Joined: Mar 07, 2008
|Posted: 2017-08-23 7:25 pm  Permalink|
Dr. Zarkov’s Tiki Lounge August 23, 2017
On this Wednesday’s Dr. Zarkov’s Tiki Lounge radio show we celebrated the birthdays of several of the great musicians who entered this mortal coil during the audacious month of August.
Dr. Zarkov’s Tiki Lounge is broadcast every Wednesday, 5-6 pm Eastern Time (2-3 pm on the West Coast and GMT in Europe) at www.radiofairfax.org. The show is broadcast live; no recorded shows are archived, but some listeners choose to record it on their computers to listen later. Radio Fairfax also can be heard on Tune In Radio at tunein.com, and streamed on smartphones by downloading the Tunein app. It also can be streamed on Roku and Google TV at: http://tinyurl.com/3uqfsz9
1) “Kawika” was recorded in 1947 by our Birthday Boy Andy Cummings & His Hawaiian Serenaders, featuring Ralph Alapa’i on Ukulele, and can be found on the bulging box set: With My Little Ukulele in My Hand.
2) “Ku’u Wa Li’ili’i (Hupa Kole)” was performed and sung by our Birthday Girl Raiatea Helm on her super CD: Sweet & Lovely.
3) The Tahitian song “Tue Hey” was played by the slack-key guitar master and our Natal Notable Led Kaapana on his aquatic album: Black Sand, which was Produced by George Winston
4) 1711:33-1714:02 – “Three Little Words,” the 1930 song by Harry Ruby and Bert Kalmar, was assayed by our August Birthday Girl, Cyrille Aimee on her discoverable disc: Let’s Get Lost. She was accompanied by Adrien Moignard and Michael Valeanu on Acoustic Guitars, Sam Anning on Bass and Rajiv Jayaweera on Drums. (2:29) Mack Avenue Records, 2016.
5) “Ain’t No Big Thing” was waxed by our Birthday Boy in 1966 and included on his luscious LP: Don Ho Again!
6) “He Ain't Got Rhythm,” the song written by Irving Berlin for the 1937 Movie: On the Avenue, was drawn with tongs from the historical document: The Quintessential Billie Holiday, Volume 3: 1936-37, featuring our Natal Numinary Lester Young on Tenor Sax along with Teddy Wilson on Piano, Buck Clayton on Trumpet, Benny Goodman on Clarinet, Freddie Green on Guitar, Walter Page on Bass and Jo Jones on Drums.
7) The Al Sears song “You Will Be Mine” was warbled by our Birthday Boy Al Hibbler, and can be found on the CD version of his ambitious album: After the Lights Go Down Low, with The Leroy Lovett Orchestra, including Leroy Lovett on Piano; Mickey Baker on Electric Guitar and Al Sears on Tenor Sax.
8) The 1950 recording of “You Rascal You” was taken from the copious collection: Louis Jordan and His Tympany Five, featuring a vocal duet by Mr. Jordan and our Birthday Celebrant Louis Armstrong, who also appears on Trumpet. Although Mr. Armstrong told people throughout his life that he was born on the Fourth of July, his real birthday was August 4, 1901.
9) “Ellis in Wonderland” was recorded in 1956 by our Birthday Boy, the master Guitarist Herb Ellis for his lapidarial LP: Ellis in Wonderland, accompanied by Jimmy Giuffre on Clarinet, Harry "Sweets" Edison on Trumpet, Charlie Mariano on Alto Sax, fellow August Birthday Celebrant Oscar Peterson on Piano, Ray Brown on Bass and Alvin Stoller on Drums.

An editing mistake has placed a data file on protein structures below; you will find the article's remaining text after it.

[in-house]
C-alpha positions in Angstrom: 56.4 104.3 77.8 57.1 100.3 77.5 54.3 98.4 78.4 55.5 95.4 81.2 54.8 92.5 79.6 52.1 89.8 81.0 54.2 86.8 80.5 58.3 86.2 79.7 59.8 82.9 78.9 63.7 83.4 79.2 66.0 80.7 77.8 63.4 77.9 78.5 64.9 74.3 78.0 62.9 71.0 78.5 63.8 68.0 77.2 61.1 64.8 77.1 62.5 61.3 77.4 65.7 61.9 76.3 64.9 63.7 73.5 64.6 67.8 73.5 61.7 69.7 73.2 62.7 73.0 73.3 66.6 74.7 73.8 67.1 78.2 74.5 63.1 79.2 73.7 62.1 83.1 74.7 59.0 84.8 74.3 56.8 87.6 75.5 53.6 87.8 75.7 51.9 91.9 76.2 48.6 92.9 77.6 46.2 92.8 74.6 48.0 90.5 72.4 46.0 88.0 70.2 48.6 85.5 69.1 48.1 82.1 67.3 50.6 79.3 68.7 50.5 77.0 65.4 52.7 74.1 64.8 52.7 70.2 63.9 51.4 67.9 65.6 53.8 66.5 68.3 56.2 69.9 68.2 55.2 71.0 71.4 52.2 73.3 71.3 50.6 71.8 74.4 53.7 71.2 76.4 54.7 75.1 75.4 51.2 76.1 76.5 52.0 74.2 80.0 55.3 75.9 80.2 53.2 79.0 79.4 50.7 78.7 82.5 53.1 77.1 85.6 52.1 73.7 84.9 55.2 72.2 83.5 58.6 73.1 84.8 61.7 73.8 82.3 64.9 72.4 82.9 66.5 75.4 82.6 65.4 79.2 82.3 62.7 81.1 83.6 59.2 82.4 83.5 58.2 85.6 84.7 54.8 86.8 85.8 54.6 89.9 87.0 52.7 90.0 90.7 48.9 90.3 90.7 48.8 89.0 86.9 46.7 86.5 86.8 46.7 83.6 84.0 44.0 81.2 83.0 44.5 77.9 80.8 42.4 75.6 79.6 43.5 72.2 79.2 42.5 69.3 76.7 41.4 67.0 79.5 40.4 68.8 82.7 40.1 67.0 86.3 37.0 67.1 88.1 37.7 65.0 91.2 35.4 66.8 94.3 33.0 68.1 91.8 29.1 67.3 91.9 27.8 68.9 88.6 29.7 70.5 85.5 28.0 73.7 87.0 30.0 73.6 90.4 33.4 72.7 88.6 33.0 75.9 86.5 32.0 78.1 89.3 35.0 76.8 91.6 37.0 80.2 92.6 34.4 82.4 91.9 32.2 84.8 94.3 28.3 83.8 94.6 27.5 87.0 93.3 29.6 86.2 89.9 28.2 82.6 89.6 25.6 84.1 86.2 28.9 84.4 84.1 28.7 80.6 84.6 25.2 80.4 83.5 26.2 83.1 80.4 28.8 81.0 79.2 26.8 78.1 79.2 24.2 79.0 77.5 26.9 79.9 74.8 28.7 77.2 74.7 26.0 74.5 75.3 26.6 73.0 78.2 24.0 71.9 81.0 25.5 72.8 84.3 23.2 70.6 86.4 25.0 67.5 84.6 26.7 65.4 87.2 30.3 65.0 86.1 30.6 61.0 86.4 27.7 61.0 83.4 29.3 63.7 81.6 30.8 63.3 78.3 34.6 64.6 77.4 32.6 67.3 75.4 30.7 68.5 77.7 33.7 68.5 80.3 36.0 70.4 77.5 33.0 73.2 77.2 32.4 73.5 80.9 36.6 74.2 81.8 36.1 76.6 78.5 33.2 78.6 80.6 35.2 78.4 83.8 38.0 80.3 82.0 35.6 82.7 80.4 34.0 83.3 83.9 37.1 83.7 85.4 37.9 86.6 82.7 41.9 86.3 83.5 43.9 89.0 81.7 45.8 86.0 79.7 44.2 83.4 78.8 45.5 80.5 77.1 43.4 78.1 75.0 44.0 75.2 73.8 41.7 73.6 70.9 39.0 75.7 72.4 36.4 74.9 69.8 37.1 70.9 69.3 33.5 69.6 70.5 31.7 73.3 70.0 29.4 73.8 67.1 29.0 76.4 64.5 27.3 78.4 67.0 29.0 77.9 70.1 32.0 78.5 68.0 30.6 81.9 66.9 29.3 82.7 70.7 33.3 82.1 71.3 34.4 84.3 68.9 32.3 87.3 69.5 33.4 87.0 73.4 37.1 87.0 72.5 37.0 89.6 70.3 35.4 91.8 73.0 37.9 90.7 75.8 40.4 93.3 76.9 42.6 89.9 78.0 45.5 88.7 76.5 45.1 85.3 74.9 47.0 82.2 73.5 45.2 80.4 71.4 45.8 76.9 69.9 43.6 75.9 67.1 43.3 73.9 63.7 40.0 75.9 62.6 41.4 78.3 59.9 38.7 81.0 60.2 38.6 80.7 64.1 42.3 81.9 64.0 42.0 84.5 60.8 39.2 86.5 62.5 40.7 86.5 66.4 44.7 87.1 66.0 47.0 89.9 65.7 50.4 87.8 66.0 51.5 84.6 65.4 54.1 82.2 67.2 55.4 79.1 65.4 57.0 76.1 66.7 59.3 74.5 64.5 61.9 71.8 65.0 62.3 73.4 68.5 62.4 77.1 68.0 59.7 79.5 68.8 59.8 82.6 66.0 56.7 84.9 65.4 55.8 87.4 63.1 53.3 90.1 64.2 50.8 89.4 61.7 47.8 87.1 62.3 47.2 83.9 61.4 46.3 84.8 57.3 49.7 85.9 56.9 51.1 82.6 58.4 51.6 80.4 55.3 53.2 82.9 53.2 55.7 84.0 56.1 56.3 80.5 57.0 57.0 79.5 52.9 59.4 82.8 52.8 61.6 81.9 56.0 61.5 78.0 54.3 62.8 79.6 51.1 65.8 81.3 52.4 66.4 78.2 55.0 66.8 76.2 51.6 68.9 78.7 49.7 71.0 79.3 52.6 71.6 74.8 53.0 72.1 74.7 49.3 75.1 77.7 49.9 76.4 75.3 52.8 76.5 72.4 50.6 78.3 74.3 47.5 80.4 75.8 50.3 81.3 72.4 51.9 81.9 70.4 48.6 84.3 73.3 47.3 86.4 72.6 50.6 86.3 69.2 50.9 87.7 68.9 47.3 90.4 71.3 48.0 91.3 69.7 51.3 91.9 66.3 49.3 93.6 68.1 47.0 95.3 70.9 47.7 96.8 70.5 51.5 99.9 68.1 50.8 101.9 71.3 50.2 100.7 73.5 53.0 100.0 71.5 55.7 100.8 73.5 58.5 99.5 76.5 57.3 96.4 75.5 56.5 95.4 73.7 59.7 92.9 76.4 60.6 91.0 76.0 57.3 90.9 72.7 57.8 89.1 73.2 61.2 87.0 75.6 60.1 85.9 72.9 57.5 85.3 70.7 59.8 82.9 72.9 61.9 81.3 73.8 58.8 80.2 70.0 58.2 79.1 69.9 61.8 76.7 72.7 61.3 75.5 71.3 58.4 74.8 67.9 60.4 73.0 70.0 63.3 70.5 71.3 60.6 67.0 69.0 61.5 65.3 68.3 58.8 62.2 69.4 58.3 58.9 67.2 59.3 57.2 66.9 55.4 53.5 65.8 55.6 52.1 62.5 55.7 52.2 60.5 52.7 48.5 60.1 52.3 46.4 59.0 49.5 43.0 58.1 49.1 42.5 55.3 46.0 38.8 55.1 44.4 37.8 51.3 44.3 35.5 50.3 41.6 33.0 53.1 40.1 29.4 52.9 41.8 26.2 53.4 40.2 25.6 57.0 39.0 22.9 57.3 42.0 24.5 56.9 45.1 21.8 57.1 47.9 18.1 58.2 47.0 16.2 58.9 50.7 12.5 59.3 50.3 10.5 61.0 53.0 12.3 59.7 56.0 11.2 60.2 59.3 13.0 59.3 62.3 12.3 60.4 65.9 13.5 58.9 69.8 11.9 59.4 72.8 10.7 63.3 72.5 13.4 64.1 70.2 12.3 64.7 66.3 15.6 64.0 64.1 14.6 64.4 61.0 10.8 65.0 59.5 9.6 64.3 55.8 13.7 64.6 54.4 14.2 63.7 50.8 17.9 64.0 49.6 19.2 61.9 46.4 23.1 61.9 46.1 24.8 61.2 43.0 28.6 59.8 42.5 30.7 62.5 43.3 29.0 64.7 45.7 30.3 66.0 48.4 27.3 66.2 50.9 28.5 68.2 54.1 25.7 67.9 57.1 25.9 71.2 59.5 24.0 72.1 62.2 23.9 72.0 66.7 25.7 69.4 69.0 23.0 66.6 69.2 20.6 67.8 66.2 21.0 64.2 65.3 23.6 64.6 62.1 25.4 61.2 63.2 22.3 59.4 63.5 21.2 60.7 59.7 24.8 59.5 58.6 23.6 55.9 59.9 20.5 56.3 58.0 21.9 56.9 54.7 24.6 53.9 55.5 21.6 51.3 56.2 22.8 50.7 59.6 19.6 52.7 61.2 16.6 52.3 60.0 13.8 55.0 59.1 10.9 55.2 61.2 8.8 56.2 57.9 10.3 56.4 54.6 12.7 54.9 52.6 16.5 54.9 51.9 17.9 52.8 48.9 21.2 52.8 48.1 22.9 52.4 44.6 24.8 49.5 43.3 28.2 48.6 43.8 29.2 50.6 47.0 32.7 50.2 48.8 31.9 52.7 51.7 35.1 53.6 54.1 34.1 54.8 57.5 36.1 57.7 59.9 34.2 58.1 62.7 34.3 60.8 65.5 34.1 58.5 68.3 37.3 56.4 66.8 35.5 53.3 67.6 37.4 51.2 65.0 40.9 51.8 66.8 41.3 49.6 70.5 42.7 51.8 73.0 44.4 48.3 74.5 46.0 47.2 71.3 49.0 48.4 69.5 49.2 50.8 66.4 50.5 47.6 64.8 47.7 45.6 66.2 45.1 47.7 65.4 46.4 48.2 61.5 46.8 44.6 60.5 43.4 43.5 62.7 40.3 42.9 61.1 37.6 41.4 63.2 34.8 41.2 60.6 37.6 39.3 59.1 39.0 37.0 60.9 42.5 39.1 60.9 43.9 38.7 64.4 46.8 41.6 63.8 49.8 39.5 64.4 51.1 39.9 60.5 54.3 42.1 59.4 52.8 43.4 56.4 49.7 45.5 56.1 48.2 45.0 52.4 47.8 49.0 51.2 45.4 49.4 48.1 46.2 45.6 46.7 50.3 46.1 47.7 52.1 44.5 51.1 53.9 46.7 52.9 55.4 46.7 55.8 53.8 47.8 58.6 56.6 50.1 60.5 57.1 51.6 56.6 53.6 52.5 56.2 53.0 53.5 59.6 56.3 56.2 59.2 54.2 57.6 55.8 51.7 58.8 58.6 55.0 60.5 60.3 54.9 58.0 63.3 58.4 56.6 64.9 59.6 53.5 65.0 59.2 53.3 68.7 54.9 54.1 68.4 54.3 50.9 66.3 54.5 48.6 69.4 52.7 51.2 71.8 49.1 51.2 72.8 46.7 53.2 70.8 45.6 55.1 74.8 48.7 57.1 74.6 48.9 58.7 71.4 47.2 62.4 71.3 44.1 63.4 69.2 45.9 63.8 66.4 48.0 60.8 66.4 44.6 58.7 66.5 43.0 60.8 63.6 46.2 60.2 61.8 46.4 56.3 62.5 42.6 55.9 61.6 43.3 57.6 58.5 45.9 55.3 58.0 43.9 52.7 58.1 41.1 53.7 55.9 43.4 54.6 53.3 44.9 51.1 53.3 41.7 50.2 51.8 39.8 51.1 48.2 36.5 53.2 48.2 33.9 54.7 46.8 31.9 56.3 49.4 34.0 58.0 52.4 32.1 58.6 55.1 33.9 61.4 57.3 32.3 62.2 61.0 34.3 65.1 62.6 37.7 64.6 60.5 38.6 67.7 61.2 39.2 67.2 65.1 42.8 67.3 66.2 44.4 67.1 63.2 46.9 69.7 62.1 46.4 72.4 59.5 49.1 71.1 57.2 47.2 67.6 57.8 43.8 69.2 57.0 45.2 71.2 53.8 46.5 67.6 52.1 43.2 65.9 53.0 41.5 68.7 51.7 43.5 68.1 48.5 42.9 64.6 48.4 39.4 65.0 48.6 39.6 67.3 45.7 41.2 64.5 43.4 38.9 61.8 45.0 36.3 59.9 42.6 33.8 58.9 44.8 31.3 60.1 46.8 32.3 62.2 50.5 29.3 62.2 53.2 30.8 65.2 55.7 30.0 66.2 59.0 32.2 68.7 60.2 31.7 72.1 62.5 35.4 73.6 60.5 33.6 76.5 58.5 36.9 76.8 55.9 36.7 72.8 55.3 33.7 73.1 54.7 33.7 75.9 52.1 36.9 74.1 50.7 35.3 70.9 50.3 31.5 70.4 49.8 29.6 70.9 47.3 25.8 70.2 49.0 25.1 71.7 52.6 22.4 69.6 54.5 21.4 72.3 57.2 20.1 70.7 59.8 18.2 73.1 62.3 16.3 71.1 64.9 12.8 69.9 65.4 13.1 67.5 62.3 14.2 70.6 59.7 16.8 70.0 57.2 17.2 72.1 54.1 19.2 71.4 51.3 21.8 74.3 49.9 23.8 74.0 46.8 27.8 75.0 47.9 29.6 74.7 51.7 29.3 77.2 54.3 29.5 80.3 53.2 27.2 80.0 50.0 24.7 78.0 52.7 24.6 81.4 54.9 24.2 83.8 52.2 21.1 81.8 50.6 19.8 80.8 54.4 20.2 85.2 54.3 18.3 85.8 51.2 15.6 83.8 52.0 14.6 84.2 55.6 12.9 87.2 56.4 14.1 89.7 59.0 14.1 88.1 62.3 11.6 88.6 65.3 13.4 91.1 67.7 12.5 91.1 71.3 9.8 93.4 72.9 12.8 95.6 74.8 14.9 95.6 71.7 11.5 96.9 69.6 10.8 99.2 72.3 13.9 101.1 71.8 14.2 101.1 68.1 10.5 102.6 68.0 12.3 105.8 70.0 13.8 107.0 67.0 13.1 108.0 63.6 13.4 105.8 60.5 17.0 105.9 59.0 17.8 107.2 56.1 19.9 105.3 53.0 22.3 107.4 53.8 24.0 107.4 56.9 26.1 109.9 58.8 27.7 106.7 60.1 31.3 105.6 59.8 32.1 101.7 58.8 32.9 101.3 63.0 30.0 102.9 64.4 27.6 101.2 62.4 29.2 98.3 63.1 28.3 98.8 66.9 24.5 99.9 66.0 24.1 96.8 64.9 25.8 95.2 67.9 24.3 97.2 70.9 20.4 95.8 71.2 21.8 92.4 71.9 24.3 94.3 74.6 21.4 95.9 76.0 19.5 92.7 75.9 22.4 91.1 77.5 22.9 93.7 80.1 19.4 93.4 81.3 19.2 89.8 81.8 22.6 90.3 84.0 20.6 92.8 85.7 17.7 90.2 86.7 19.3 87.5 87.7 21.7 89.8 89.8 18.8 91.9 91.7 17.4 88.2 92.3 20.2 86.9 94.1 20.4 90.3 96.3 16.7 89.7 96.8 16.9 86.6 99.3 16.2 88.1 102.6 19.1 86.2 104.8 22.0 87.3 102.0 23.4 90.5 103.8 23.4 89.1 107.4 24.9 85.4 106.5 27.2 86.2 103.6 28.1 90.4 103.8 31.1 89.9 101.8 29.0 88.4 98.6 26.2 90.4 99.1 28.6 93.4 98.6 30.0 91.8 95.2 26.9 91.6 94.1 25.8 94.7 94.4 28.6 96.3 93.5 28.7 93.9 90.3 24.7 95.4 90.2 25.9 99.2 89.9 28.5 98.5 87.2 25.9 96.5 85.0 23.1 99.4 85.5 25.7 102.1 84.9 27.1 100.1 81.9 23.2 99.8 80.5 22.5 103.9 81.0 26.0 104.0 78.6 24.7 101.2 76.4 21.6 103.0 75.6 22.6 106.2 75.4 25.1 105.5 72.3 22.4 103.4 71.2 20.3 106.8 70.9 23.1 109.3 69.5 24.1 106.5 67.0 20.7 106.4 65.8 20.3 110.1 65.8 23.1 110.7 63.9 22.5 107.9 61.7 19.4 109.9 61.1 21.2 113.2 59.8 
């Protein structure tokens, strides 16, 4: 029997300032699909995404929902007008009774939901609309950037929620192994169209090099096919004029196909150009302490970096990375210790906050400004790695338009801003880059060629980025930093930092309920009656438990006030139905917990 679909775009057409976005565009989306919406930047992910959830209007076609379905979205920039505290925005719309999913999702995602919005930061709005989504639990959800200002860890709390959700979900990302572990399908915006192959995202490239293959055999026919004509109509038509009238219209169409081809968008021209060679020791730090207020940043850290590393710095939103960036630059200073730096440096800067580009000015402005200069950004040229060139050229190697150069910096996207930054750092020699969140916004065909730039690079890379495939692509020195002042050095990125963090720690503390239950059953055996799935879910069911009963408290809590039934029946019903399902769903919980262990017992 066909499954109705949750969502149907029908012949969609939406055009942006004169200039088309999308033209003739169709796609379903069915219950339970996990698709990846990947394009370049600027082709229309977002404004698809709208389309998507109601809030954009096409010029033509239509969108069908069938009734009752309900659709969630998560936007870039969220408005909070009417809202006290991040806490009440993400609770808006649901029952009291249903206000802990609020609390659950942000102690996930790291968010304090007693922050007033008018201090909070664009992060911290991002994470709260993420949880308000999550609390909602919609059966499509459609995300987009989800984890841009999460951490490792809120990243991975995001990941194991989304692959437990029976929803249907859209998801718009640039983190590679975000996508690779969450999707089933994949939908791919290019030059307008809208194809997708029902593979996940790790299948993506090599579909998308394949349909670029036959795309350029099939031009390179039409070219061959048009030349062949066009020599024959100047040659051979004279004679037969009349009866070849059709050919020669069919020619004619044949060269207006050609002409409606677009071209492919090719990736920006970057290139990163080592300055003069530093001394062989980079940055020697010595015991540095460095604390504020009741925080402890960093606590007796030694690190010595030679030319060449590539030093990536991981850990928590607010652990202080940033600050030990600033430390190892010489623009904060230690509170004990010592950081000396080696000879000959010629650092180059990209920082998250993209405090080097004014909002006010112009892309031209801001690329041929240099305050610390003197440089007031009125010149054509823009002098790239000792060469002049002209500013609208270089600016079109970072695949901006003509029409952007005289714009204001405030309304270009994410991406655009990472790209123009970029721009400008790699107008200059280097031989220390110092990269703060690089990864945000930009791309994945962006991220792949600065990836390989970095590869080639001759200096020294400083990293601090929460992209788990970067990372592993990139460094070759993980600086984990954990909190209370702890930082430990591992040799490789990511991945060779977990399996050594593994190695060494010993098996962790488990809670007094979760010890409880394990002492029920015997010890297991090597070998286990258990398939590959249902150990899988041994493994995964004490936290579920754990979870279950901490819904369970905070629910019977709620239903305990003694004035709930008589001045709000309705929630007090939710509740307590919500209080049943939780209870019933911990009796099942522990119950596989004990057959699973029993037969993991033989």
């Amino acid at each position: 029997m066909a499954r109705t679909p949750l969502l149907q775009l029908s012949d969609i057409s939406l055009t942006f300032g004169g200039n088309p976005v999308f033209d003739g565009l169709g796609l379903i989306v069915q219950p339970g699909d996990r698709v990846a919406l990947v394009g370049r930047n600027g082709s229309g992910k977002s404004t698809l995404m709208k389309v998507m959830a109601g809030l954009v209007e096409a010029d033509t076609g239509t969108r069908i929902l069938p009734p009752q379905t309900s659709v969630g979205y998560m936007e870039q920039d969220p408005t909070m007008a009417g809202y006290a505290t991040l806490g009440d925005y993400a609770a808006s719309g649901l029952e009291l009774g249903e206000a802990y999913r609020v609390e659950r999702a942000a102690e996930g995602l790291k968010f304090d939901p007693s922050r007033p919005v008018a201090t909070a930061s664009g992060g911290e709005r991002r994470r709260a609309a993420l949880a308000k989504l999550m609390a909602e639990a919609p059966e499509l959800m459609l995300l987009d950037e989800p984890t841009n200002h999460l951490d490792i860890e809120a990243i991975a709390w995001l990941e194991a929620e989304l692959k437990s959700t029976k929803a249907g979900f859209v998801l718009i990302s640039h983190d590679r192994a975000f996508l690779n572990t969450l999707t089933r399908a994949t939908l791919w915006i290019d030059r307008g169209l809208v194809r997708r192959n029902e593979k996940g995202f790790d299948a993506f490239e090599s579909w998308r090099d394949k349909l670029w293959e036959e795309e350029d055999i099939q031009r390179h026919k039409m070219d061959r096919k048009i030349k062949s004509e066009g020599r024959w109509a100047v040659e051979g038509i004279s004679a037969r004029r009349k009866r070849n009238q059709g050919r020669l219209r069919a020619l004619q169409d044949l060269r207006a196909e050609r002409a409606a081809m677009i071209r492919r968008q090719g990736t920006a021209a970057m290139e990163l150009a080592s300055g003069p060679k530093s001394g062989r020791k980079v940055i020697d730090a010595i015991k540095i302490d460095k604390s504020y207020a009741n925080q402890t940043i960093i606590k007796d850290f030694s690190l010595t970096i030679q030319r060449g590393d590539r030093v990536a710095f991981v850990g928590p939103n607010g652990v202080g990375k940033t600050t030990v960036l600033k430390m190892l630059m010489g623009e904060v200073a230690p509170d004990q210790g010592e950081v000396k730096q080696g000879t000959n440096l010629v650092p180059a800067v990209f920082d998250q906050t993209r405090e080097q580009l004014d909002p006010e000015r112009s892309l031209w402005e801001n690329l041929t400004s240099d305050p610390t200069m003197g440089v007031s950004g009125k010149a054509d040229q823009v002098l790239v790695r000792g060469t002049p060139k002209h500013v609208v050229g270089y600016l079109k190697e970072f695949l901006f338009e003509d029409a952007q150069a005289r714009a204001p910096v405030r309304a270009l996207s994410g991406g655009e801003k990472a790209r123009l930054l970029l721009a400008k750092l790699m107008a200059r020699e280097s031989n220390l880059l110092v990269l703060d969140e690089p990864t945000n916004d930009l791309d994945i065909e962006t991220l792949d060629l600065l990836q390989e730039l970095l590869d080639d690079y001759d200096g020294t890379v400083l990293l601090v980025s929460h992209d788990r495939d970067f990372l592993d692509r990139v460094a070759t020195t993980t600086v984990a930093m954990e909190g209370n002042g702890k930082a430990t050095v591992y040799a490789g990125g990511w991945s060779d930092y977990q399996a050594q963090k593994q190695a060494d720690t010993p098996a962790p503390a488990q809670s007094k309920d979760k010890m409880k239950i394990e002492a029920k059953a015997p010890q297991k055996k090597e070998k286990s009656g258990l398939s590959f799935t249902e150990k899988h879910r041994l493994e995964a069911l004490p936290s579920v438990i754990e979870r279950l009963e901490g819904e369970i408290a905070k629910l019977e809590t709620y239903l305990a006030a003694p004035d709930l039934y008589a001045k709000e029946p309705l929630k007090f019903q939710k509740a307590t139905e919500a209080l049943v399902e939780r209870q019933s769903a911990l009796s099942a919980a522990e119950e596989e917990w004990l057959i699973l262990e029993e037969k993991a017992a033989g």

10) The Joe Greene song, “Make Me a Present of You,” was vocalized in 1958 by our Birthday Girl Dinah Washington and is drawn from the ample anthology: The Essence of Jazz Vocals.
11) The classic “Frenesi,” composed by Alberto Dominguez and was performed by our Natal Notable Buddy Collette on Flute on his 1957 ambidextrous album: Man of Many Parts, supported by Gerald Wiggins on Piano, Gene Wright on Bass and Larry Bunker on Drums. Mr. Collette was the first African-American to perform in a television studio band on Groucho Marx's quiz show You Bet Your Life. As a teacher, his students included woodwind players James Newton, Frank Morgan, Sonny Criss, Eric Dolphy and Charles Lloyd.
12) The tune “Soft Shoe” was composed by Birthday Boy Art Farmer and recorded in 1952 and can be found on the fond look back: Gerry Mulligan Supreme Jazz Super Audio CD. The Baritone Sax Legend is accompanied by Birthday Boy Jimmy Rowles on Piano, Chet Baker on Trumpet and Bobby Whitlock on Bass.
13) “Promise of a Fisherman” was written by our Birthday Celebrant, the Brazilian musician and composer Dori Caymmi and was performed Sergio Mendes & Brasil '77 on their 1972 premature production: Primal Roots, featuring Mr. Mendes on Organ and vocalizations by his wife Gracinha Leporace, Lani Hall, the future wife of Herb Alpert, and Karen Phillip.
14) “Improviso Negro,” composed by our Birthday Boy Airto Moreira and Humberto Clayber, was committed to acetate in 1965 by Sambalanço Trio, who were Mr. Clayber on Bass, Cesar Carmago Mariano on Piano and Mr. Moreira on Drums. This version is drawn with swizzle sticks from the copious cornucopia: Bossa Jazz.
15) “Quem Quiser Encontrar O Amor,” the composition by our Birthday Boy, the Brazilian master musician Baden Powell and Geraldo Vandre, comes from the copaceticical collection: Pure Bossa Nova – A View on the Music of Tamba Trio, who were the arranger Luiz Eca on Piano, Bebeto Castilho on Bass and Flute, and Helcio Milito on Drums and & Vocals.
16) “Close Your Eyes,” the 1933 song by Bernice Petkere was used in the 1971 Vincent Price horror movie: The Abominable Dr. Phibes, is sung by our August Birthday Boy Tony Bennett and is found on his esthetical retrospective titled: Jazz. His featured accompanists are Zoot Sims on Tenor Sax, Bernie Leighton on Piano and Milt Hinton on Bass.